What Is an ABLE Account? An Introduction
These tax-free savings accounts, which allow many people with disabilities or their families to save while remaining on gover...Read more
|Click the image to view the infographic in full in a new window.|
Visitors to Special Needs Answers can now find a directory of state ABLE account programs.
The Achieving a Better Life Experience (ABLE) Act allows people with disabilities who became disabled before they turned 26 to set aside up to $15,000 a year in tax-free savings accounts without affecting their eligibility for government benefits like Medicaid and Supplemental Security Income (SSI).
Modeled on 529 savings plans for higher education, these accounts can be used to pay for qualifying expenses of the account beneficiary, such as the costs of treating the disability or for education, housing and health care, among other things.
Also like 529 plans, each state administers its own program, and ABLE account programs are now being rolled out on a state-by-state basis. This is where the directory comes in. The ABLE directory features a list of states that currently have ABLE programs (now 32 plus the District of Columbia), with direct links to each state program’s website. Click on a state name to see the state program's name and link. Keep in mind that you may be able to set up an ABLE account even if your state does not yet have its own program; many state programs allow out-of-state beneficiaries to open accounts. The directory will be updated as more states bring ABLE programs online.
Visit the Directory of State ABLE Accoount Programs.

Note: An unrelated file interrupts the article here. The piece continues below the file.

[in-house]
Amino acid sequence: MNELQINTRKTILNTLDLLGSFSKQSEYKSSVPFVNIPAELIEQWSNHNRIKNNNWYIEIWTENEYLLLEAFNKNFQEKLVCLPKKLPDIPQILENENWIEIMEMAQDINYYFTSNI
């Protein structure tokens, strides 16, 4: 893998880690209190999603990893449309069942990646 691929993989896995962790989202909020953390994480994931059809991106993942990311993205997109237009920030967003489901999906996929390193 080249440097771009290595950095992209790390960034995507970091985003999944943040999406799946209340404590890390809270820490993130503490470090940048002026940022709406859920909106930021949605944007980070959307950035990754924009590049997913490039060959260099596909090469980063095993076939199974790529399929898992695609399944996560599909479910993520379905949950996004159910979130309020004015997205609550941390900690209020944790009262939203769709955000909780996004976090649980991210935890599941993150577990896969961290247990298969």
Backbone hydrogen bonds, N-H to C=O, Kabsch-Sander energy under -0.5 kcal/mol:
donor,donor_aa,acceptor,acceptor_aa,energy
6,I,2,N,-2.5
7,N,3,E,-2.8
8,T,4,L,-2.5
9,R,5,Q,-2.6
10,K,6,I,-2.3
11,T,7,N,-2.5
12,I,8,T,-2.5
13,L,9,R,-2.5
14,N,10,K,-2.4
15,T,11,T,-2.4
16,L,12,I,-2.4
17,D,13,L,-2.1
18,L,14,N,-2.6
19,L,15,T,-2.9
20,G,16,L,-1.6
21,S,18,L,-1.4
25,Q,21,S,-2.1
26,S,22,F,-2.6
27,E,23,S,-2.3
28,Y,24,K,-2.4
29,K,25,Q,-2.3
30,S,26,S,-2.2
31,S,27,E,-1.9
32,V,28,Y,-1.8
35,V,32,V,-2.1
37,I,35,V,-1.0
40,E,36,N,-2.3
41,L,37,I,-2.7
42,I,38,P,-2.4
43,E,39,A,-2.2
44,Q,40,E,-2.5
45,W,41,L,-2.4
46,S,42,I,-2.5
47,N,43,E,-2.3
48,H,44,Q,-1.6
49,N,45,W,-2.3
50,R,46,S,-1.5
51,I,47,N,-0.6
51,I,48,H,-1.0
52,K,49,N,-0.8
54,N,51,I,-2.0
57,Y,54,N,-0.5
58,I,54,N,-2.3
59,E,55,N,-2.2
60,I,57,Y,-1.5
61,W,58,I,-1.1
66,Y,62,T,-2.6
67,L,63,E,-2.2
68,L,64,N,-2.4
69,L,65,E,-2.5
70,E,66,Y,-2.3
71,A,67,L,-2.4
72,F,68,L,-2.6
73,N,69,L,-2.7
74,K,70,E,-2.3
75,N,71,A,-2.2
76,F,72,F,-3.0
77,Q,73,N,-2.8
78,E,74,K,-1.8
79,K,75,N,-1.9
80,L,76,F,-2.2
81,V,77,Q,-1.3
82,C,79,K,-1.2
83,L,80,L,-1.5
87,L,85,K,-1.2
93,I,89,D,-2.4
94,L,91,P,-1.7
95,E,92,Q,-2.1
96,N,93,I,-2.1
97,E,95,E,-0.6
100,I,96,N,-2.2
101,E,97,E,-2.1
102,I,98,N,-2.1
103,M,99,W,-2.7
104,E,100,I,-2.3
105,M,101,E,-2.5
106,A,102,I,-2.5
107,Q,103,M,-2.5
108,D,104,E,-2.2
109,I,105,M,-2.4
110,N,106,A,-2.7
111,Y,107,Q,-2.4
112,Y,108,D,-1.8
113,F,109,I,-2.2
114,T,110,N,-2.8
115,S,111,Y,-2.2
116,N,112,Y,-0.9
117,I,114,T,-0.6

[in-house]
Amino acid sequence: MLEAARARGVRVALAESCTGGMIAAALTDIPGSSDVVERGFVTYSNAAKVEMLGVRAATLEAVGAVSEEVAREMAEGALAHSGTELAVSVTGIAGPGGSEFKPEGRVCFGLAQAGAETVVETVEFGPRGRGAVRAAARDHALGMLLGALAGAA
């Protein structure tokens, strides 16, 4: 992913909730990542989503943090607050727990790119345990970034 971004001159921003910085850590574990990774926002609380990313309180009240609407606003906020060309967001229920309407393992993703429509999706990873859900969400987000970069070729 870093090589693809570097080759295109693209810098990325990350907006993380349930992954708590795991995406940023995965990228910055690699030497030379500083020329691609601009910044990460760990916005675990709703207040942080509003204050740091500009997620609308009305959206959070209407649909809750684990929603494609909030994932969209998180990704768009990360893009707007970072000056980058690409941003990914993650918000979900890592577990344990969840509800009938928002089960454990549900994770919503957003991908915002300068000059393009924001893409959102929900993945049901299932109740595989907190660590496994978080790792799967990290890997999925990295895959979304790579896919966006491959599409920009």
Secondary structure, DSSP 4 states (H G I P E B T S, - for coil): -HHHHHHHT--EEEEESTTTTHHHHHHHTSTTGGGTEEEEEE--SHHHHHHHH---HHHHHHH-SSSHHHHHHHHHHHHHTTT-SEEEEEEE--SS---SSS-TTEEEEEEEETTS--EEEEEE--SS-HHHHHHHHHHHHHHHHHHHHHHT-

Full description of infographic: Title reads "Why Consider an ABLE Account?" and features 11 blocks of content that read as follows: Congress passed the Achieving a Better Life Experience (ABLE) Act in 2014; For families who have dependents with disabilities: The ABLE Act provides a way to set aside savings money, tax-free, for their loved one; ABLE Accounts can hold up to $100,000; ABLE Accounts are for people with disabilities who were diagnosed with a disability before age 26; Individuals with disabilities can manage their own ABLE accounts, giving them a measure of financial independence; Up to $17,000 per year can be contributed to an ABLE Account; Nearly 120,000 have ABLE accounts nationwide; ABLE Accounts can help pay for disability treatment, assistive technology, education and training, housing, living expenses, health care, legal fees, and transportation; As of 2022, 46 states as well as the District of Columbia have active ABLE account programs in place; Did You Know? ABLE account owners are not at risk of losing their eligibilty for government benefits, such as SSI or Medicaid; Find an ABLE Account program in your state: specialneedsanswers.com/able-accounts.